The year 2020 taught many people about the advantages of working from home. No more laboring over what to wear every morning. No more engaging in battle on the highway. No more worrying that some traitorous coworker is going to steal your lunch from the breakroom fridge.

But that tumultuous year also provided an unwelcome lesson about working from home. As many workers traded in their posh offices and desks for kitchen counters and couches, they discovered their new working arrangements wreaked havoc on their backs and necks.

The primary culprits? Prolonged periods of inactivity, awkward postures, and increased levels of stress.

If you’re still working from home and suffering from a nagging crick, then don’t worry. There are good ways of dealing with back and neck pain while working from home!

Move Around Often

Inactivity is a common source of neck and back pain. Your body is designed to scour the landscape all day long in search of food. It’s not designed to sit in a chair, slumped over a laptop. But you work precisely so you don’t have to live a hunter-gatherer lifestyle (which is even more difficult to do in a country with property laws). Therefore, you must minimize your inactivity while still remaining productive.

Just 30 minutes of light exercise daily are often enough to strengthen the muscles surrounding your spine and drive off that aforementioned crick. Would you rather not brave the Fargo–Moorhead area’s fearsome winter weather? If so, then a mere 15 minutes of light stretching can provide all you need to avoid back and neck pain.

See this helpful guide to core strengthening exercises by the Denver Post. The clamshell, bird dog, and gluteus bridge exercises are especially effective at remedying back pain!

Aside from actual exercise, any activity which forces the 365 joints in your spine to move around – at all – will also help to prevent needless pain. Very few people who work from home need a better excuse to set aside their current project and do something else for a bit. Just try and take care that your hourly five-minute movement break doesn’t always bring you to the kitchen!

Adopt Good Posture

One key to avoiding back and neck pain while working from home is assuming the healthiest posture while sitting before a computer. First of all, you’re going to need an ergonomic workspace. Although the couch may seem like an appealing place to set up camp, a real desk and computer chair offer the best support while you’re working eight to nine hours a day.

To adopt a good posture while working at a desk, try to do all of the following:

  • Keep your back straight and your shoulders pulled back. No hunching!

  • Keep your posterior planted at the back of your chair, not its front.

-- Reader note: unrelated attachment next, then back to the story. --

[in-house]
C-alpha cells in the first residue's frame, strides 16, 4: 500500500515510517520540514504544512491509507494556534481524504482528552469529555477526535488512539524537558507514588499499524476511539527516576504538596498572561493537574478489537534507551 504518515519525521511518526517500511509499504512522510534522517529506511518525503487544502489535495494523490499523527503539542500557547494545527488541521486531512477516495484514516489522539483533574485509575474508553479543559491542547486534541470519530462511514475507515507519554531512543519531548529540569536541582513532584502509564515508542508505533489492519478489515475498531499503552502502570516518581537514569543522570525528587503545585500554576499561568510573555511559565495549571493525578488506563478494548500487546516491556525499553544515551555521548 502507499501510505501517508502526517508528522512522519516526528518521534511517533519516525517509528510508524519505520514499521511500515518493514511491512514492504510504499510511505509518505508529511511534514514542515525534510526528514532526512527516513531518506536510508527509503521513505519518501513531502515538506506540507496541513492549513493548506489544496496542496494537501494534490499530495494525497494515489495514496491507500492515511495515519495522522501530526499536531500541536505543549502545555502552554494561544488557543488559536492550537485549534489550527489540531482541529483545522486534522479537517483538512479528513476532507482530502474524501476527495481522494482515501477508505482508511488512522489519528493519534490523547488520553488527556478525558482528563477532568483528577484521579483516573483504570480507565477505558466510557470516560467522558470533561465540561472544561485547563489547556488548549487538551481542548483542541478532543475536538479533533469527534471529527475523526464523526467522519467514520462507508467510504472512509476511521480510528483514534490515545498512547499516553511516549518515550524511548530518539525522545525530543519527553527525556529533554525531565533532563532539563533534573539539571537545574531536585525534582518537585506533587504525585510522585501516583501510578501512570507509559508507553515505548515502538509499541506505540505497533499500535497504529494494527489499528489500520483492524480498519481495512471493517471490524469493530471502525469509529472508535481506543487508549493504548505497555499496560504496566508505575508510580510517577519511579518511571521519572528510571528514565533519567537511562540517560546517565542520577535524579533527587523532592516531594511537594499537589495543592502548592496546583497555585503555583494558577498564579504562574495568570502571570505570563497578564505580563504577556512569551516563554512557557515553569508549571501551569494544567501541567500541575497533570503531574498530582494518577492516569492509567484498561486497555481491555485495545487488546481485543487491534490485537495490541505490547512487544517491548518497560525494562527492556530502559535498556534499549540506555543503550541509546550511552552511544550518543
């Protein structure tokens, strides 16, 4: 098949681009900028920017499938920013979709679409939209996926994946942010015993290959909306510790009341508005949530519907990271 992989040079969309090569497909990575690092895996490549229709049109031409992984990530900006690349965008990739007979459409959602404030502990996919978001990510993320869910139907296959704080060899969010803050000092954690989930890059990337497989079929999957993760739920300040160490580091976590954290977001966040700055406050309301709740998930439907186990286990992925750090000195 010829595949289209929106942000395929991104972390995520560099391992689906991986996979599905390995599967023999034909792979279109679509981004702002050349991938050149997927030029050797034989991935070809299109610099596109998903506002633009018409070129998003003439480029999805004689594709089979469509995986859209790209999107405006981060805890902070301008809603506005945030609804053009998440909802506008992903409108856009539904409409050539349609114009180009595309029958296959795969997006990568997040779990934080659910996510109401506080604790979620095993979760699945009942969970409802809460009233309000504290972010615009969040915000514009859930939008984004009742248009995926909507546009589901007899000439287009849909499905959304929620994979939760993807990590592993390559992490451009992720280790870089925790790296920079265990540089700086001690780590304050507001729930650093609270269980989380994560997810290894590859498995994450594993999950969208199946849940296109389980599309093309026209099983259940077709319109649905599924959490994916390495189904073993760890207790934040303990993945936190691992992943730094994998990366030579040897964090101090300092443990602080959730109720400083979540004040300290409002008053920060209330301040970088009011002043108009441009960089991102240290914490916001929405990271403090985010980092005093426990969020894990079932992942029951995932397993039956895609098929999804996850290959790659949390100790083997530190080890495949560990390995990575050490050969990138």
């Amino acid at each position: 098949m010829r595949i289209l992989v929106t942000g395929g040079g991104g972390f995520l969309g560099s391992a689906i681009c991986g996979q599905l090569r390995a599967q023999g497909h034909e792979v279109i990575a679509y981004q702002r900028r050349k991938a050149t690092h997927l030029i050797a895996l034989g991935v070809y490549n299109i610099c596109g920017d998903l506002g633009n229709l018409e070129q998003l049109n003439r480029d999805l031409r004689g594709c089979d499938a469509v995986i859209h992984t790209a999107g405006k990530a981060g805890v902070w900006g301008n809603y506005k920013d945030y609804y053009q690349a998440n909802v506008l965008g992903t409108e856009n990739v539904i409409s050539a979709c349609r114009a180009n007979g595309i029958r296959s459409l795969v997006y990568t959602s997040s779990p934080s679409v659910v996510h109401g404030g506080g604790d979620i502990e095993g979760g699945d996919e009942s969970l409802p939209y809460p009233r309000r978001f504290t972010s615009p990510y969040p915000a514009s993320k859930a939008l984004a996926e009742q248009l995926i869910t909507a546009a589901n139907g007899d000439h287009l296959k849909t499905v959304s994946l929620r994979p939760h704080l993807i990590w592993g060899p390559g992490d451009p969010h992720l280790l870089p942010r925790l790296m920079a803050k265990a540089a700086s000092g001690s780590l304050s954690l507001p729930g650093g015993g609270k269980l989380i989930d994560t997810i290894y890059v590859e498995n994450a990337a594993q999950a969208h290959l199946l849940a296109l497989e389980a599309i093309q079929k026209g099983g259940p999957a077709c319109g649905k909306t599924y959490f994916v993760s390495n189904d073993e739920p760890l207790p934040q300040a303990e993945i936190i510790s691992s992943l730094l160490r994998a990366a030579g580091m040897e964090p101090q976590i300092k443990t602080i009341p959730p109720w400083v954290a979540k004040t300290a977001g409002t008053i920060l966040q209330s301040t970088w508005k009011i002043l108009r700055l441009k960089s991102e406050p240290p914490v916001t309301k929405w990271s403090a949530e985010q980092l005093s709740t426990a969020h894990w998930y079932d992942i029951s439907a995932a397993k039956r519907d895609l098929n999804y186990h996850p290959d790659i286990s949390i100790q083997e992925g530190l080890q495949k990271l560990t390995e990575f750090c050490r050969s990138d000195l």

• Keep your shoulders relaxed.

  • Keep your neck parallel to the back of your chair. For every inch you tilt your head forward, the amount of pressure it exerts against your spine doubles!

  • Keep your back straight. Leaning to one side or the other also places needless pressure against the spine.

  • Keep your knees bent at a 90-degree angle, with the soles of your feet planted on the floor. Crossing your legs for extended periods of time may cause your pelvis to rotate out of alignment with your spine, and may also impede blood flow throughout your legs.

  • Position your monitor so that the first line of text is at eye level.

  • Position your monitor 20 to 30 inches away from your face.

  • Position the back of your office chair so it reclines 100 to 110 degrees – i.e. angled slightly backward.

  • Utilize a headset while you’re using your cell phone. Cradling it between your shoulder and ear will contort your neck into a highly unnatural position.

If learning all of those good computer posture techniques at once feels like a tall order, then you may find greater success breaking it all down. Just focus on one technique until it becomes a habit. Then, move on to the next. Using this technique will still spare your back and neck from needless strain!

Reduce Your Stress

You may have left the corporate office behind, but that only means many of its stressors have followed you at home. Higher levels of stress correspond to increased levels of cortisol. Cortisol is a hormone that provides temporary advantages during a fight-or-flight scenario. But, it can become bad for your overall health when your body produces it for too long. Musculoskeletal issues including neck and back pain are common symptoms of prolonged cortisol exposure!

There are several natural ways to reduce your cortisol levels including getting enough sleep, receiving adequate exercise, and practicing healthful breathing techniques.

While avoiding stress altogether is nearly impossible during the endless pursuit of happiness, you can always counteract the emotional strain by balancing it with relaxing pastimes. Walk your dog (which doubles as exercise). Spend time with your friends and family. Set aside a few minutes every day to focus on something you love. You’ll be amazed by how effectively leisure activities can decrease neck and back pain!

Schedule a Visit at Fargo Spine

A chiropractor is trained to detect when the spine is misaligned and adjust it back to its healthiest position. If you’re suffering from acute or chronic back or neck pain, Fargo Spine’s holistic approach to wellness can help quickly reduce your discomfort – and even eliminate pain altogether. Whether you’re a home office warrior or actually have to leave your house to earn your living, we welcome you to contact Fargo Spine today!